Moreover, unlike the American judicial system, Israel largely places the responsibility of selecting judges in the hands of lawyers—not voters, legislators, the cabinet, prime minister or president. Perhaps that’s too much independence, which is why the government is seeking more control over judicial appointments. And the Israeli Supreme Court, unlike most liberal democracies, exercises almost unchecked authority in invalidating legislation. That’s why the new government’s overhaul proposal includes an override that would enable lawmakers to preserve legislation that the Court may have just ruled to be unconstitutional.

Speaking of the constitution: Israel does not actually have one. It may be a constitutional democracy, but it’s one of three countries (England and New Zealand are the others) that functions without a written constitution.

Israelis just never got around to drafting one. They have Basic Laws (think of them as an evolving Bill of Rights), which they have enlarged and amended repeatedly. The expectation was that eventually they would all become incorporated into an actual Israeli constitution. Days and years passed, along with wars against its Arab neighbors, the terrorism of Palestinians, startups in high- and bio-tech, the blooming of barren land and desalinating of the Mediterranean Sea.

Honestly, who had the time for a constitutional convention?

America had its constitutional drafters in James Madison, Alexander Hamilton and The Federalist Papers. Israel became better known for its Mossad and Nobel Prizes. Being surrounded by two major oceans gave America room to operate—to develop a body of law with oversight from three distinct branches of government.

Israel has never had that geographic luxury, is not set up for such governmental interplay and has never known a single day of peace. It has always been a magnificent work in progress, blessed with the agility of a people who know how to improvise and mobilize in a hurry. Like the ancient Hebrews baking bread without yeast in the desert, Israel inherited that same resourcefulness, making do with all deficits with deftness and calm.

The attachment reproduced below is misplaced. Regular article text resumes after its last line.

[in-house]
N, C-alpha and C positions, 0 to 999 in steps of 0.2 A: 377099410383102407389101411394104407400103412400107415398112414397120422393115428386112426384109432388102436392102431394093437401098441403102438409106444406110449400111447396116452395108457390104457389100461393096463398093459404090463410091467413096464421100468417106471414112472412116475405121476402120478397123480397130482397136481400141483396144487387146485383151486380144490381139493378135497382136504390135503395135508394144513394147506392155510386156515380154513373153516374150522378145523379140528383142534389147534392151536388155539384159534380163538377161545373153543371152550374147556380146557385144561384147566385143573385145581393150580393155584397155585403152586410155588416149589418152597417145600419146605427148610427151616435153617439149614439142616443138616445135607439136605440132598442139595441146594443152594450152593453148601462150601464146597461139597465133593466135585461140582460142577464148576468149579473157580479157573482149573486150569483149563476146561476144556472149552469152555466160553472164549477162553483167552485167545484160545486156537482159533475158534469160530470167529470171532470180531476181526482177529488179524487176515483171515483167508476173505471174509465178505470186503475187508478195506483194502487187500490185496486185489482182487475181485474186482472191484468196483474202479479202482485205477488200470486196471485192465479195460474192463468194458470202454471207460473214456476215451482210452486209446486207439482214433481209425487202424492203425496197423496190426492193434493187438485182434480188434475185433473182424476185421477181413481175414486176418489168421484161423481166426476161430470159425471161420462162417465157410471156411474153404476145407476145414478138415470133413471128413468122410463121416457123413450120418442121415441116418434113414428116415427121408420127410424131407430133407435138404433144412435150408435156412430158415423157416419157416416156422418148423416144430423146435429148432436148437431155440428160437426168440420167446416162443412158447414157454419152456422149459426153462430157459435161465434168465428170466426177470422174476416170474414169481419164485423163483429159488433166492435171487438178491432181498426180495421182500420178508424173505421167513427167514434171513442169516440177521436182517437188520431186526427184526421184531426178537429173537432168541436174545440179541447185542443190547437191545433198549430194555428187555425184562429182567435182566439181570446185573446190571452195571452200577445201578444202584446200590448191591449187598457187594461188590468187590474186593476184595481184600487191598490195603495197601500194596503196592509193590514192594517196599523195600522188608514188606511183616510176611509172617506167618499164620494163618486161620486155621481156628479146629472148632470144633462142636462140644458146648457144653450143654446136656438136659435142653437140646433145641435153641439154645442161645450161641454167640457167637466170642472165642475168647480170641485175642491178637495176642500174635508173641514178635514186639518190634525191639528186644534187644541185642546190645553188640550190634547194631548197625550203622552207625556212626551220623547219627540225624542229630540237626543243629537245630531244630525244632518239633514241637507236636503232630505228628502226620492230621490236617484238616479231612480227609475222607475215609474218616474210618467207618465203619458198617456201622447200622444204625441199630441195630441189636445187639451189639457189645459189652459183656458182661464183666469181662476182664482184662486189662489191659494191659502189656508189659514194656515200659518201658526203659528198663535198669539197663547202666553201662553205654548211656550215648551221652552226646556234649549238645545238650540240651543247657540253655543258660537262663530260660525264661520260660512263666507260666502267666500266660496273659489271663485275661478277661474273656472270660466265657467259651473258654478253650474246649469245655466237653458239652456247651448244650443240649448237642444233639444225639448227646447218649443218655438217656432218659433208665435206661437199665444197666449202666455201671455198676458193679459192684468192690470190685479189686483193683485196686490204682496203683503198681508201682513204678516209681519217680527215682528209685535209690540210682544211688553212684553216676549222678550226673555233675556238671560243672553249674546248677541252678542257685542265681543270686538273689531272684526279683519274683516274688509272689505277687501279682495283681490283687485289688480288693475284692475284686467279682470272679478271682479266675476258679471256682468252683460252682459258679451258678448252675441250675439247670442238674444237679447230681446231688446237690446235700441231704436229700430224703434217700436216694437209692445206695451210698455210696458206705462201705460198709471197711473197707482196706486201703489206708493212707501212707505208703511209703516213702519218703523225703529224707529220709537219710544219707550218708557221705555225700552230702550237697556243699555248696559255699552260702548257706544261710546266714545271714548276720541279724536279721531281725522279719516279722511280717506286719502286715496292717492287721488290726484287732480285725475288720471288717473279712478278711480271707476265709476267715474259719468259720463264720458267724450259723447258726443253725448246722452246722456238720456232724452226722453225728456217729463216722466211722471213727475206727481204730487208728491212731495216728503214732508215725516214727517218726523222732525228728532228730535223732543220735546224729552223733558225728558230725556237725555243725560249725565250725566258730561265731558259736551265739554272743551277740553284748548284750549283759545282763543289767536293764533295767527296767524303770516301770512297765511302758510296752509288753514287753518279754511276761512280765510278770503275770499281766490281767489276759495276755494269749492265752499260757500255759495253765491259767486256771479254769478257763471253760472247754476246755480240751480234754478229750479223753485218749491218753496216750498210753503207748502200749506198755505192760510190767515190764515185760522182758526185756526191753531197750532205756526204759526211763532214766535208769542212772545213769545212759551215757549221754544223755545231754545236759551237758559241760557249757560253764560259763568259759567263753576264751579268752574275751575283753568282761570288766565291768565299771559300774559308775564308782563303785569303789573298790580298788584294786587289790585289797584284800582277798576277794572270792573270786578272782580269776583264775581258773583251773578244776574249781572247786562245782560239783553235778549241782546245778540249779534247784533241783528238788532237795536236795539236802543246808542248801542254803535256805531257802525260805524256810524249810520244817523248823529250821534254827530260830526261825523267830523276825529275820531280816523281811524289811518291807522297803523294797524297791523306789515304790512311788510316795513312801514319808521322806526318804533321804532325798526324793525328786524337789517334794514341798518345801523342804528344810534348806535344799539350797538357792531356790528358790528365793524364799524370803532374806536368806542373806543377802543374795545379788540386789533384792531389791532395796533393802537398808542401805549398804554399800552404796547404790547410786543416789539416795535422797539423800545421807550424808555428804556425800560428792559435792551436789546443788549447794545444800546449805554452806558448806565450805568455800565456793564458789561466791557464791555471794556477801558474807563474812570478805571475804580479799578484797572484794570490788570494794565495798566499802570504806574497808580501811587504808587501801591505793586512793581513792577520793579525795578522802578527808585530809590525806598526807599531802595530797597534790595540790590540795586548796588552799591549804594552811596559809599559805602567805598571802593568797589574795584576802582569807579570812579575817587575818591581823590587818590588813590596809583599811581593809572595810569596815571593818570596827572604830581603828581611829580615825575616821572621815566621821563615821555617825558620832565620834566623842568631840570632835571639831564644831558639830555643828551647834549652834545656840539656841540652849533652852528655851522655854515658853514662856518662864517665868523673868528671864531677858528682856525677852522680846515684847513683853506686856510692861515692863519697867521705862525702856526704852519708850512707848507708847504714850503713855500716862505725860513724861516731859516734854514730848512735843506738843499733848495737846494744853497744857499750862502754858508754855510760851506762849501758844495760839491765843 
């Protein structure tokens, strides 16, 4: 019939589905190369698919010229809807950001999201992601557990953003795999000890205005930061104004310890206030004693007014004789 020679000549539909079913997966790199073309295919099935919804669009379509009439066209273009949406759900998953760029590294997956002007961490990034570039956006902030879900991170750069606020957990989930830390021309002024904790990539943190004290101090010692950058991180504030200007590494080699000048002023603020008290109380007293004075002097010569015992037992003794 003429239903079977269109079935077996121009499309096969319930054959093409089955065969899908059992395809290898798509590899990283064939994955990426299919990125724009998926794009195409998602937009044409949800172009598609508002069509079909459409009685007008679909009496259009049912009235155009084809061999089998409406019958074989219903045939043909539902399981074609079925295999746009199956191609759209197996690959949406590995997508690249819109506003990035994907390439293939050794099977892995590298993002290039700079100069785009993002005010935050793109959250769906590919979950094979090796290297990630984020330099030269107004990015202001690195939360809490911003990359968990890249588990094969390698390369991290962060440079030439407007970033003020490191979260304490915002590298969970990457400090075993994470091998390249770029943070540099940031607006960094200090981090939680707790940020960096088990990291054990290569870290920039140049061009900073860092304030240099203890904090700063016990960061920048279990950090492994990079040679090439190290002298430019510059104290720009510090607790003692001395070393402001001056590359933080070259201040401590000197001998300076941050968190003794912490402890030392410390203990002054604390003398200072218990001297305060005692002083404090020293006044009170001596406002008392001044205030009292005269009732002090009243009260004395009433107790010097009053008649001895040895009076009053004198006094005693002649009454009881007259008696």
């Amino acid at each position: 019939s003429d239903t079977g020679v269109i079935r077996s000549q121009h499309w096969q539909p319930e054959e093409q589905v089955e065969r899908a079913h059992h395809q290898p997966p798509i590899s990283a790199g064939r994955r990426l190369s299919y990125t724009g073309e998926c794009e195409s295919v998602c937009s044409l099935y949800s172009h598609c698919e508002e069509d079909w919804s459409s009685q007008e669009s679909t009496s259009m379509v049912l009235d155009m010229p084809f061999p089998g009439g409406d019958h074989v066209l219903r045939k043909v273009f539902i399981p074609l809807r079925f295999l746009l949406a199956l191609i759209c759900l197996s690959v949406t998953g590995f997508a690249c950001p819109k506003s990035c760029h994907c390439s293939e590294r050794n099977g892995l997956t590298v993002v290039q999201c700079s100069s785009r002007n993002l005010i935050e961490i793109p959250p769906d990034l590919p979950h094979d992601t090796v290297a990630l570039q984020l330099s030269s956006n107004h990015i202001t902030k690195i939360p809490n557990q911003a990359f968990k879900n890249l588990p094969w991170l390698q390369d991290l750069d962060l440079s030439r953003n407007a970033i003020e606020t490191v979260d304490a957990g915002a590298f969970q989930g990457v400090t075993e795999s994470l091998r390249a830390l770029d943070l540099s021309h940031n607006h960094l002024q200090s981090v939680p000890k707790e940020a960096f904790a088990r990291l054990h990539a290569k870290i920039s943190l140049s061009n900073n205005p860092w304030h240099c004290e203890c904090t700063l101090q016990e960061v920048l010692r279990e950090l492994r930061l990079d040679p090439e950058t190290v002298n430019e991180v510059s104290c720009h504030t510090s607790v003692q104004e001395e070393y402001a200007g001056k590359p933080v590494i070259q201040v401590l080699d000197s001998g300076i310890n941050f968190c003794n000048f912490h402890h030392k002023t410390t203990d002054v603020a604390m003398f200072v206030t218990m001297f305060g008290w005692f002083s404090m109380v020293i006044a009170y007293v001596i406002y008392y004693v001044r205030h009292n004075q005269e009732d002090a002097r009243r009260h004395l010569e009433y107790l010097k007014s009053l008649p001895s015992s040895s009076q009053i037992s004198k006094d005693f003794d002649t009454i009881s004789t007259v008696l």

All that enterprise came with consequences, however. Some things simply got left undone. Israel developed a shadow constitution on the fly and without a name. It borrowed elements from other democracies—England, Norway, France and Canada—and even some features from the Ottoman Empire and Bahrain. Yet, it even forgot to include freedom of speech as a Basic Law.

Perhaps it’s now time for Israel to finally anoint its Basic Laws with constitutional status. And that same constitution should clarify the powers and limitations of the Supreme Court. Judicial review and independence must be respected, but the Court can’t hold absolute veto power over the actions of the government and legislation of the Knesset.

Americans who were displeased with the Supreme Court’s decision overturning Roe v. Wade knew that individual states were free to enact a woman’s right to choose, the House and Senate could codify a federal right to an abortion and the president could issue an Executive Order doing the same. That’s what Separation of Powers means in practice, and precisely what Israel lacks.

Democracies are messy. But Israel has never shied away from conflict. It might just emerge stronger from this constitutional crisis. Actually, it must. As a beacon of freedom, the light must stay on. Israel knows that its neighbors are despots and theocrats, and that minorities, women and homosexuals around the region all wish they lived in Tel Aviv. That has everything to do with the freedoms that are enjoyed in and the moral authority bestowed on a liberal democracy.